Before an Evaluation happens, you need to write a letter to the School District.  If your child is already in the School District, then send a letter to his/her Principle requesting an Evaluation.   A letter might look something like this:

Dear ___________

I would like to request an Evaluation for my child, __________ for his/her eligibility for Special Services.   I am very concerned that my son/daughter is not progressing as well in school as he/she should be and may possibly need special help to succeed in school. 

 {Give some reasons why you are requesting an Evaluation  (like not paying attention in class, zones out, can not sit still, gets frustrated easily, etc…}

I would like to get a copy of the test results before our meeting, so I can review them ahead of time.

Please contact me so we can begin the next steps in helping my son/daughter.

 

Sincerely,

 

Parents name

Address

Phone #’s

Email

(CHADD Parent to Parent 2008)

Keep all copies of this letter and anything that goes along with it.  I would also recommend hand delivering this letter and make note of who accepted the letter, date and time.

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I am not going to lie, this can be a daunting task as a parent. There is a lot of paperwork to fill out and tons of questions will be asked and many emotions swirling around. Please do not let this paperwork deter you. Once all the initial paperwork is done there really isn’t much more. In the meantime while you are waiting for a response from the County or School District,  I highly recommend you bring your child to a Developmental Pediatrician to see if they suspect any issues your child may have. Having a diagnosis is a good thing to have, so everyone will know what is best for your child. If going to a doctor is out of the question due to income reasons, don’t worry about it for now, you are already going into the right direction for your child.  The system will evaluate your child and recommend what is best for your child. DO NOT GIVE UP ON YOUR CHILD!  YOU MUST STAY STRONG!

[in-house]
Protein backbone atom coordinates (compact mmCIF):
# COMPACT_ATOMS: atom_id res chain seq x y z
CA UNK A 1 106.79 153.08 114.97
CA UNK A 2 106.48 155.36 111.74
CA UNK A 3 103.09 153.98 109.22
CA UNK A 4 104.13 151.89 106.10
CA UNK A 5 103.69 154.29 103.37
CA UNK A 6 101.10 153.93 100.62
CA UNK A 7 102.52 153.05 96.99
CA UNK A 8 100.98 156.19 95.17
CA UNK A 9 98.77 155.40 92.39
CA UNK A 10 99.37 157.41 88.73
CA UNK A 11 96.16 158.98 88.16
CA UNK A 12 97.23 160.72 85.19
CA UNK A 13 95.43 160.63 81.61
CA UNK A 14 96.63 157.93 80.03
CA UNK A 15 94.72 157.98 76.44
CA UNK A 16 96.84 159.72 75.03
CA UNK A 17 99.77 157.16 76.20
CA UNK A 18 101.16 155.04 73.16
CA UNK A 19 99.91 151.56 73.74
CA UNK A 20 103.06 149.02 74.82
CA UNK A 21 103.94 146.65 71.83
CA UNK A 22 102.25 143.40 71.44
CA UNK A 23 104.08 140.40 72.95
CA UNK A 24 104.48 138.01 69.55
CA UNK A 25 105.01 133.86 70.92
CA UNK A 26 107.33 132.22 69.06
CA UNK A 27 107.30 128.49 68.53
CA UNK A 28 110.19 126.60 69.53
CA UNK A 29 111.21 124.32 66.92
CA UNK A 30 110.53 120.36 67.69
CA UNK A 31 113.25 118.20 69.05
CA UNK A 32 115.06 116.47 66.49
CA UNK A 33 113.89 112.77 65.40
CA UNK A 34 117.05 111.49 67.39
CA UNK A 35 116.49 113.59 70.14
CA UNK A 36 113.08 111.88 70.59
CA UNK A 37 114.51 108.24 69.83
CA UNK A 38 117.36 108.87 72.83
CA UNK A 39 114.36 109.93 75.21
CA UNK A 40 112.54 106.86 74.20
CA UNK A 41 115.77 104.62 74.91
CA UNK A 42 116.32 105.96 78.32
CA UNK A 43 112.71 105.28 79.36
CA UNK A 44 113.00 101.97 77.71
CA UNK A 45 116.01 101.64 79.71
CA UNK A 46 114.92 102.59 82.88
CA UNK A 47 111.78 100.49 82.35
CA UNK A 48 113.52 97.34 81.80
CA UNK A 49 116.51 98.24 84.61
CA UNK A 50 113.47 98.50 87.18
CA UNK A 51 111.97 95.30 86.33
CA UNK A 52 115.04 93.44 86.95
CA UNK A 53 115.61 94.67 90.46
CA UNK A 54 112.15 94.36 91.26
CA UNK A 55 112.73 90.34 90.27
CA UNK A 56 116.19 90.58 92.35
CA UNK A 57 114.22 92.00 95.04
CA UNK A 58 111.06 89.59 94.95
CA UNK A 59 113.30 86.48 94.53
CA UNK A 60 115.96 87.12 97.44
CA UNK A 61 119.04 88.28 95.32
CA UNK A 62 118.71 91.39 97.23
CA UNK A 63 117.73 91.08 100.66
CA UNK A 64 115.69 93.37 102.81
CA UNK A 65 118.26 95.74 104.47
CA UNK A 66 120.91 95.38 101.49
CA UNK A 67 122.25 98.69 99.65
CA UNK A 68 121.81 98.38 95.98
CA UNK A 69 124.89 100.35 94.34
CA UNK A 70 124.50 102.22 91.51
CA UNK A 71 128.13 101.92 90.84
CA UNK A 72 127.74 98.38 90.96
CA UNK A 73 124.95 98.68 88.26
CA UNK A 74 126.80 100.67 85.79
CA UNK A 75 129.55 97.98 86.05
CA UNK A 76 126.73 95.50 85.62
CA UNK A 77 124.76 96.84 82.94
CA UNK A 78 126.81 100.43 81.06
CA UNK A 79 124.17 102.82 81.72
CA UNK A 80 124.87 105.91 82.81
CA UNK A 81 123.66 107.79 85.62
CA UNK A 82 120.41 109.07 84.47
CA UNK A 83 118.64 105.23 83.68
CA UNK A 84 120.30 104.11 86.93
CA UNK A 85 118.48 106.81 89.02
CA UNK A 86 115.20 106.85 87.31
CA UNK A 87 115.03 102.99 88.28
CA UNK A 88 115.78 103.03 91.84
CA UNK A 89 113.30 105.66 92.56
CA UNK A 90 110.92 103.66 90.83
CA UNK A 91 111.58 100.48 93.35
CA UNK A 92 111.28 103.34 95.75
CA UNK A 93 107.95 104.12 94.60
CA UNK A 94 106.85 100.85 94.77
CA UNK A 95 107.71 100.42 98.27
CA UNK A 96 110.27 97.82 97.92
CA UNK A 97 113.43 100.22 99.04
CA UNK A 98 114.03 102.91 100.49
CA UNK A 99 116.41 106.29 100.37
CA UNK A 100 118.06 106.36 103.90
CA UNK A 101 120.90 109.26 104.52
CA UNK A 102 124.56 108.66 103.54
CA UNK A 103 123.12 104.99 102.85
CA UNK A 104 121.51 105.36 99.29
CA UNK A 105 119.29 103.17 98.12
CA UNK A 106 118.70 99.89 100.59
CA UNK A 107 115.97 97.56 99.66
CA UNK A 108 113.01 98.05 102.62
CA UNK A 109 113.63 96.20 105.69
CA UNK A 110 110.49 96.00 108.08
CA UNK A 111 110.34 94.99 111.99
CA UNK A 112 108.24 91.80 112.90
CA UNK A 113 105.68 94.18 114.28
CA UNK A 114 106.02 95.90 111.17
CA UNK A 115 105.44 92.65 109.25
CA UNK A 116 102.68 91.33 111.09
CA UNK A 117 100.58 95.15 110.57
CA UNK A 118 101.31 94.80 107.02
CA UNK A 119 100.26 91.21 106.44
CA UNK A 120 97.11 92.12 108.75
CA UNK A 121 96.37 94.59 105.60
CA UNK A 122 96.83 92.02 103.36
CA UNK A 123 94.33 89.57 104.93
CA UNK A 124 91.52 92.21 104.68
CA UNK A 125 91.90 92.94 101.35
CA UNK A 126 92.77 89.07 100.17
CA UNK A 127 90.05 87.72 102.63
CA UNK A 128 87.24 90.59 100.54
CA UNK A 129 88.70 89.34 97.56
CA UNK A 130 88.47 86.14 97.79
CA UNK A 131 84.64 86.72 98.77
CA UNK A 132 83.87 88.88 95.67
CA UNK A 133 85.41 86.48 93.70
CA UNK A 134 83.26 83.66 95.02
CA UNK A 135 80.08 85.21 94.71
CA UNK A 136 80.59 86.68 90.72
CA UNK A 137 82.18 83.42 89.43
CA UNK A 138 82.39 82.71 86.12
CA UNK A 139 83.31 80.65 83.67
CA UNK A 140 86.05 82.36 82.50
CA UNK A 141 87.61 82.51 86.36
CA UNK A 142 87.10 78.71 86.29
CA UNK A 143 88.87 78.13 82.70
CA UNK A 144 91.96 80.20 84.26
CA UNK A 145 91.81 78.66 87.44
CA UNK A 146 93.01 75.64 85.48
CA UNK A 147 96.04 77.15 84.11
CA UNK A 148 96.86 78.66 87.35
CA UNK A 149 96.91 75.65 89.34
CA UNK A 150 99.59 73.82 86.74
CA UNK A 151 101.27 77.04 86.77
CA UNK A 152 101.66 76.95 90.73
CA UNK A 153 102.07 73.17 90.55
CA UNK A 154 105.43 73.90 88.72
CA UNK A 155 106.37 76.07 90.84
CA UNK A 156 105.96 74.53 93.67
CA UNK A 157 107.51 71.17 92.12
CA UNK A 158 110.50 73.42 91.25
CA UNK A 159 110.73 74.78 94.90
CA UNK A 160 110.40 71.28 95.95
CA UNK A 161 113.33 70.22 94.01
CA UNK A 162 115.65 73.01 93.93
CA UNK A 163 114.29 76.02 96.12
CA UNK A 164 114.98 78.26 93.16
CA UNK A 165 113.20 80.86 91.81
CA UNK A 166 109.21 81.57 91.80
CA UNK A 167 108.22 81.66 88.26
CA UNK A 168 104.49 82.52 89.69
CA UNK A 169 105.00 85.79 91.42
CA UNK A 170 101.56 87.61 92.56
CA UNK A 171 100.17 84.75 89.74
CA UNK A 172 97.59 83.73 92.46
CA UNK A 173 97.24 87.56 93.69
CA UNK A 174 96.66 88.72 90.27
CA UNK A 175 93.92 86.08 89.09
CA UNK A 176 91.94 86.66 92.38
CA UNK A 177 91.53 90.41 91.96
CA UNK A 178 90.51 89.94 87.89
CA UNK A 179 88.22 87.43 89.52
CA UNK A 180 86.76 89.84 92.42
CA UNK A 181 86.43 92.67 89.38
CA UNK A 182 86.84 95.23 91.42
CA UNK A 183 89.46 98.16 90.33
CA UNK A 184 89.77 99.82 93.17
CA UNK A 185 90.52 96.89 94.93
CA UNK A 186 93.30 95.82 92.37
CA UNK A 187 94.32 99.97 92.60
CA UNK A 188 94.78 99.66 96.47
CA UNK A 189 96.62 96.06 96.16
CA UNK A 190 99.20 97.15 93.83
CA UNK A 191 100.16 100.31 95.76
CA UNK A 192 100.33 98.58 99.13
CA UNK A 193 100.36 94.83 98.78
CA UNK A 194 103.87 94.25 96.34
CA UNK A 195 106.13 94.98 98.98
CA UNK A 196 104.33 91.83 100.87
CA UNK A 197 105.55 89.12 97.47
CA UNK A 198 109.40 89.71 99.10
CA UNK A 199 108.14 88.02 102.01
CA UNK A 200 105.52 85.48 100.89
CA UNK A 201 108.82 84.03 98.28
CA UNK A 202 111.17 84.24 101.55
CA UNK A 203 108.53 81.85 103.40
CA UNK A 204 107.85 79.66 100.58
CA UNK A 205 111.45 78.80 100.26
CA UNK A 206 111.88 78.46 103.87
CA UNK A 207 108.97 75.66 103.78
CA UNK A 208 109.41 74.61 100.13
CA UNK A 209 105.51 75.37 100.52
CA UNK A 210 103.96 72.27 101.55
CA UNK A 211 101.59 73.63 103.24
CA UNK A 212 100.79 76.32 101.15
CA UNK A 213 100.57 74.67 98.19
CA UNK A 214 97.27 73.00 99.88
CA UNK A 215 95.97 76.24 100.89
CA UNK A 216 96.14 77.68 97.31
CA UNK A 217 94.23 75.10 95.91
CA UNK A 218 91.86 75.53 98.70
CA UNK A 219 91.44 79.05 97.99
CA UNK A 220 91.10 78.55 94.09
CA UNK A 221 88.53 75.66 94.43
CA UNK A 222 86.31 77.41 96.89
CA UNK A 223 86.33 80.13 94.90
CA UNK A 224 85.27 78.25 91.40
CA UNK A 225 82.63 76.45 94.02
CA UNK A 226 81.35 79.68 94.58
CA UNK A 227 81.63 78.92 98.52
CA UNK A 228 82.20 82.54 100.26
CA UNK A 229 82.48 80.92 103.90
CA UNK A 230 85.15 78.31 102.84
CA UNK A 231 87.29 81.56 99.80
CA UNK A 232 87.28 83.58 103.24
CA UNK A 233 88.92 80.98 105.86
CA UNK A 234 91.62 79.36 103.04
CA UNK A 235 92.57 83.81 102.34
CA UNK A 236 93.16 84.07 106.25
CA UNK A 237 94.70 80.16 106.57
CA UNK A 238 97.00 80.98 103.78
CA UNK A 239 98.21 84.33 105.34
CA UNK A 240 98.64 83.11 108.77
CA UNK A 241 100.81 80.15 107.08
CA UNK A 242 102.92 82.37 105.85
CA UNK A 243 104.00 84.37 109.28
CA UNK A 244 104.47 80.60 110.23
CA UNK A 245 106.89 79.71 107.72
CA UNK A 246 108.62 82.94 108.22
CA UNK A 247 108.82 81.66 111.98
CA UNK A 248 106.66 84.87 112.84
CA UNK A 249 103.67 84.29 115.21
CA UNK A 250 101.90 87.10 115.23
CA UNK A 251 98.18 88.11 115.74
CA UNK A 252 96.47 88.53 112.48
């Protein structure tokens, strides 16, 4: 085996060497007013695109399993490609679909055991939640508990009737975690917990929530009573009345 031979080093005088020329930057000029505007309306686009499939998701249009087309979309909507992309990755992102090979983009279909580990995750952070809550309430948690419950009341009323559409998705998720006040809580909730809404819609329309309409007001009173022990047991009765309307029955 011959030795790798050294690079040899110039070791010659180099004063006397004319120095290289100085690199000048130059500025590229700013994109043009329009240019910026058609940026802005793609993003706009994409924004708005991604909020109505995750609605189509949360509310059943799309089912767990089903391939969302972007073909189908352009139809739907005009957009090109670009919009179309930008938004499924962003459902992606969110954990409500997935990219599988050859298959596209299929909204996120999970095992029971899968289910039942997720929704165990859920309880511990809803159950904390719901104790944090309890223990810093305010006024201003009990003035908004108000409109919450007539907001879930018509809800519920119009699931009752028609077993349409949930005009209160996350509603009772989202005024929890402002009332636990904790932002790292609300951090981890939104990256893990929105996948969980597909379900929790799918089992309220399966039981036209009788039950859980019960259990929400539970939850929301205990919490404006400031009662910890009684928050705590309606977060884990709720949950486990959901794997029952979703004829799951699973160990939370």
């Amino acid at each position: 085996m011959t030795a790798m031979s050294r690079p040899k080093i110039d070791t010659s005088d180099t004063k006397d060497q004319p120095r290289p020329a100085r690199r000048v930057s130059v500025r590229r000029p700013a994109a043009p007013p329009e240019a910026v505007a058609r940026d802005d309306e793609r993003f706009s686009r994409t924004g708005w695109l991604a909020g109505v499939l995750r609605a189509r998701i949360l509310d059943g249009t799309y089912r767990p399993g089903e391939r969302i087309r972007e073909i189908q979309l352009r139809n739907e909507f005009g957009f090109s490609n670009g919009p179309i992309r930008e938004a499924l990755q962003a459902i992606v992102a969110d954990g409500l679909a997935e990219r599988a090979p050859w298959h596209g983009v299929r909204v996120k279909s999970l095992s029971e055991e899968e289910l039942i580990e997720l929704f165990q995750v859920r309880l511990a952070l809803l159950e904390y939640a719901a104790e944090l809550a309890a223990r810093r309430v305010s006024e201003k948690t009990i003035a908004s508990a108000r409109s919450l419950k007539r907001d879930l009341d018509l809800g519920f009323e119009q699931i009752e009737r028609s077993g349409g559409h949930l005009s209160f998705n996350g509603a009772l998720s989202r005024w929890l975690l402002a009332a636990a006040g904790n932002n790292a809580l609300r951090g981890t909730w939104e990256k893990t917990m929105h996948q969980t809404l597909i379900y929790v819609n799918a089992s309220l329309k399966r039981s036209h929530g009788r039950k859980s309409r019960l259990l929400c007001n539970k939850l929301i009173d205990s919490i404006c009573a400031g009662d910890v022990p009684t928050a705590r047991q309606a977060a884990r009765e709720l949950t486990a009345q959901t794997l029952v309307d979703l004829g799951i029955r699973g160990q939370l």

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Was This My Fault?

 

pexels-photo-235554.jpegKnowing that your child has a neurological condition such ADHD or any other issue for that matter is devastating.   I considered myself one of the lucky one’s, my son could  have had a much more hindering diagnosis.

Right away I started researching anything I could on the internet about ADHD.  You could say I was somewhat obsessed.  My best friend Kathy told me to stop wasting precious hours on the internet and use those hours for more productive things, like sleep. I didn’t listen to her wise advice.  I was staying up all night researching.  Trying to find out if this was my fault, could I have done something differently, etc… TOTAL waste of time!

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It took me a while, but finally stopped the all night research and started to realize  that this was not my fault!  The majority of the time ADHD is inherited and there was nothing I could have done differently (some other causes can be problems during pregnancy, drinking and or smoking during pregnancy, being exposed to toxins while pregnant, like lead paint and exposure to drugs, among other environmental poisons).